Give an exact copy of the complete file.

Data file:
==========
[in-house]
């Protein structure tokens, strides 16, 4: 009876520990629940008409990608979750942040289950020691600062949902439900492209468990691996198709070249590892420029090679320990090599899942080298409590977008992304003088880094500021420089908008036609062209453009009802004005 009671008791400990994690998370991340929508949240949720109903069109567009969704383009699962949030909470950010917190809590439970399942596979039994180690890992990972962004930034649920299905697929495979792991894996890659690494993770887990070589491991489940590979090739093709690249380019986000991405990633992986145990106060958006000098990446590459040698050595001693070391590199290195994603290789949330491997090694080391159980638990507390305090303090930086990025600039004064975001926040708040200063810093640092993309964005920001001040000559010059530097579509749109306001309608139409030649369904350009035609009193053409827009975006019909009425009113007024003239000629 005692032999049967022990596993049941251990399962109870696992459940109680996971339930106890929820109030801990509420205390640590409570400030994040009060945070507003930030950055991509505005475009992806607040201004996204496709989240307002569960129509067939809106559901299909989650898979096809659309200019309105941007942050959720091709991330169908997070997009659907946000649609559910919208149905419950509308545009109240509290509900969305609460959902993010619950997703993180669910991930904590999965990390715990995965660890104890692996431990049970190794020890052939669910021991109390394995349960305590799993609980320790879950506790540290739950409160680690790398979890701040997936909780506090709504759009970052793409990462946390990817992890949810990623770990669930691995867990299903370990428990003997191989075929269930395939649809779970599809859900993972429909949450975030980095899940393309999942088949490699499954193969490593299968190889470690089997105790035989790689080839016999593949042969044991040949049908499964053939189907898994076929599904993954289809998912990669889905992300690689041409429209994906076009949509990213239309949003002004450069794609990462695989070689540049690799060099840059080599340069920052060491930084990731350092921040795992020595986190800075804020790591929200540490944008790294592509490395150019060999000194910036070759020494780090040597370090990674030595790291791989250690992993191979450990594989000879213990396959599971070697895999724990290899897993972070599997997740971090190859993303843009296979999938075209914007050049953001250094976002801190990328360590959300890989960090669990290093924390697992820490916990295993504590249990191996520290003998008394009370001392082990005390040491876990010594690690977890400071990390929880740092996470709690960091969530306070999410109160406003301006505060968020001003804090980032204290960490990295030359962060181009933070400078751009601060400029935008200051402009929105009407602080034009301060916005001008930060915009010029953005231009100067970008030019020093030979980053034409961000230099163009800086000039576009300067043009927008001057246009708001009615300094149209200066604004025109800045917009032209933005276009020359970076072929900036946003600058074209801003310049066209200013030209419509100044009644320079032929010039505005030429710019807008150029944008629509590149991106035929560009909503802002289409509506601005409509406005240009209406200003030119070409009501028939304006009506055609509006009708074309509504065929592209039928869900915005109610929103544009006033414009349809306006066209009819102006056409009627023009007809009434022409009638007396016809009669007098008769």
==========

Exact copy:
[in-house]
């Protein structure tokens, strides 16, 4: 009876520990629940008409990608979750942040289950020691600062949902439900492209468990691996198709070249590892420029090679320990090599899942080298409590977008992304003088880094500021420089908008036609062209453009009802004005 009671008791400990994690998370991340929508949240949720109903069109567009969704383009699962949030909470950010917190809590439970399942596979039994180690890992990972962004930034649920299905697929495979792991894996890659690494993770887990070589491991489940590979090739093709690249380019986000991405990633992986145990106060958006000098990446590459040698050595001693070391590199290195994603290789949330491997090694080391159980638990507390305090303090930086990025600039004064975001926040708040200063810093640092993309964005920001001040000559010059530097579509749109306001309608139409030649369904350009035609009193053409827009975006019909009425009113007024003239000629 005692032999049967022990596993049941251990399962109870696992459940109680996971339930106890929820109030801990509420205390640590409570400030994040009060945070507003930030950055991509505005475009992806607040201004996204496709989240307002569960129509067939809106559901299909989650898979096809659309200019309105941007942050959720091709991330169908997070997009659907946000649609559910919208149905419950509308545009109240509290509900969305609460959902993010619950997703993180669910991930904590999965990390715990995965660890104890692996431990049970190794020890052939669910021991109390394995349960305590799993609980320790879950506790540290739950409160680690790398979890701040997936909780506090709504759009970052793409990462946390990817992890949810990623770990669930691995867990299903370990428990003997191989075929269930395939649809779970599809859900993972429909949450975030980095899940393309999942088949490699499954193969490593299968190889470690089997105790035989790689080839016999593949042969044991040949049908499964053939189907898994076929599904993954289809998912990669889905992300690689041409429209994906076009949509990213239309949003002004450069794609990462695989070689540049690799060099840059080599340069920052060491930084990731350092921040795992020595986190800075804020790591929200540490944008790294592509490395150019060999000194910036070759020494780090040597370090990674030595790291791989250690992993191979450990594989000879213990396959599971070697895999724990290899897993972070599997997740971090190859993303843009296979999938075209914007050049953001250094976002801190990328360590959300890989960090669990290093924390697992820490916990295993504590249990191996520290003998008394009370001392082990005390040491876990010594690690977890400071990390929880740092996470709690960091969530306070999410109160406003301006505060968020001003804090980032204290960490990295030359962060181009933070400078751009601060400029935008200051402009929105009407602080034009301060916005001008930060915009010029953005231009100067970008030019020093030979980053034409961000230099163009800086000039576009300067043009927008001057246009708001009615300094149209200066604004025109800045917009032209933005276009020359970076072929900036946003600058074209801003310049066209200013030209419509100044009644320079032929010039505005030429710019807008150029944008629509590149991106035929560009909503802002289409509506601005409509406005240009209406200003030119070409009501028939304006009506055609509006009708074309509504065929592209039928869900915005109610929103544009006033414009349809306006066209009819102006056409009627023009007809009434022409009638007396016809009669007098008769």